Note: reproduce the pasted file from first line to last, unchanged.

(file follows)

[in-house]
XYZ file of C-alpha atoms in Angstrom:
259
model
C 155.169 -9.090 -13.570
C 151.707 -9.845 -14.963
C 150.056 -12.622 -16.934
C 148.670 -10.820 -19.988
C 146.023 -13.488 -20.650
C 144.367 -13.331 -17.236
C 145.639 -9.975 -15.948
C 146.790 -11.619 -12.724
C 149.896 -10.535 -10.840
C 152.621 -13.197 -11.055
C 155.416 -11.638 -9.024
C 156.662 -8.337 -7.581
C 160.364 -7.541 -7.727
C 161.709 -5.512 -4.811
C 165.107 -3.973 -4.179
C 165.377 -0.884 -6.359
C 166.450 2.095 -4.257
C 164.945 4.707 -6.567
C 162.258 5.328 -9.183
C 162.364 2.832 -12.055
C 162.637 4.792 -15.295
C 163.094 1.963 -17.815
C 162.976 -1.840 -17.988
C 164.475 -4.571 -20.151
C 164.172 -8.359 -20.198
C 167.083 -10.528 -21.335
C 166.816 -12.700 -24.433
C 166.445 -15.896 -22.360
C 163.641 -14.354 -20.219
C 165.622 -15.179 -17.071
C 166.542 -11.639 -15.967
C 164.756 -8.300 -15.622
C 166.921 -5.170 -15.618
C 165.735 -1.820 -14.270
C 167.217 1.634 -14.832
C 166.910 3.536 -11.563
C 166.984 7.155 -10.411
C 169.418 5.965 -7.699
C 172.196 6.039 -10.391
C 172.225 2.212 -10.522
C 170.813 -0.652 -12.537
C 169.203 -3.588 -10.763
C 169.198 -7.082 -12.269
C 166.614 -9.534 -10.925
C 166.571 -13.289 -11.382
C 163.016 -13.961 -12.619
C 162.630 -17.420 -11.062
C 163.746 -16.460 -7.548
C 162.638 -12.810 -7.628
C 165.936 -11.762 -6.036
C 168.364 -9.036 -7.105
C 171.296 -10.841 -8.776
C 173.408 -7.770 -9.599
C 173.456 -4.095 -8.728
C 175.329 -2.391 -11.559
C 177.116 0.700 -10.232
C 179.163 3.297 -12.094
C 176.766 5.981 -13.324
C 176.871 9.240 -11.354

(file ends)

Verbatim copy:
[in-house]
XYZ file of C-alpha atoms in Angstrom:
259
model
C 155.169 -9.090 -13.570
C 151.707 -9.845 -14.963
C 150.056 -12.622 -16.934
C 148.670 -10.820 -19.988
C 146.023 -13.488 -20.650
C 144.367 -13.331 -17.236
C 145.639 -9.975 -15.948
C 146.790 -11.619 -12.724
C 149.896 -10.535 -10.840
C 152.621 -13.197 -11.055
C 155.416 -11.638 -9.024
C 156.662 -8.337 -7.581
C 160.364 -7.541 -7.727
C 161.709 -5.512 -4.811
C 165.107 -3.973 -4.179
C 165.377 -0.884 -6.359
C 166.450 2.095 -4.257
C 164.945 4.707 -6.567
C 162.258 5.328 -9.183
C 162.364 2.832 -12.055
C 162.637 4.792 -15.295
C 163.094 1.963 -17.815
C 162.976 -1.840 -17.988
C 164.475 -4.571 -20.151
C 164.172 -8.359 -20.198
C 167.083 -10.528 -21.335
C 166.816 -12.700 -24.433
C 166.445 -15.896 -22.360
C 163.641 -14.354 -20.219
C 165.622 -15.179 -17.071
C 166.542 -11.639 -15.967
C 164.756 -8.300 -15.622
C 166.921 -5.170 -15.618
C 165.735 -1.820 -14.270
C 167.217 1.634 -14.832
C 166.910 3.536 -11.563
C 166.984 7.155 -10.411
C 169.418 5.965 -7.699
C 172.196 6.039 -10.391
C 172.225 2.212 -10.522
C 170.813 -0.652 -12.537
C 169.203 -3.588 -10.763
C 169.198 -7.082 -12.269
C 166.614 -9.534 -10.925
C 166.571 -13.289 -11.382
C 163.016 -13.961 -12.619
C 162.630 -17.420 -11.062
C 163.746 -16.460 -7.548
C 162.638 -12.810 -7.628
C 165.936 -11.762 -6.036
C 168.364 -9.036 -7.105
C 171.296 -10.841 -8.776
C 173.408 -7.770 -9.599
C 173.456 -4.095 -8.728
C 175.329 -2.391 -11.559
C 177.116 0.700 -10.232
C 179.163 3.297 -12.094
C 176.766 5.981 -13.324
C 176.871 9.240 -11.354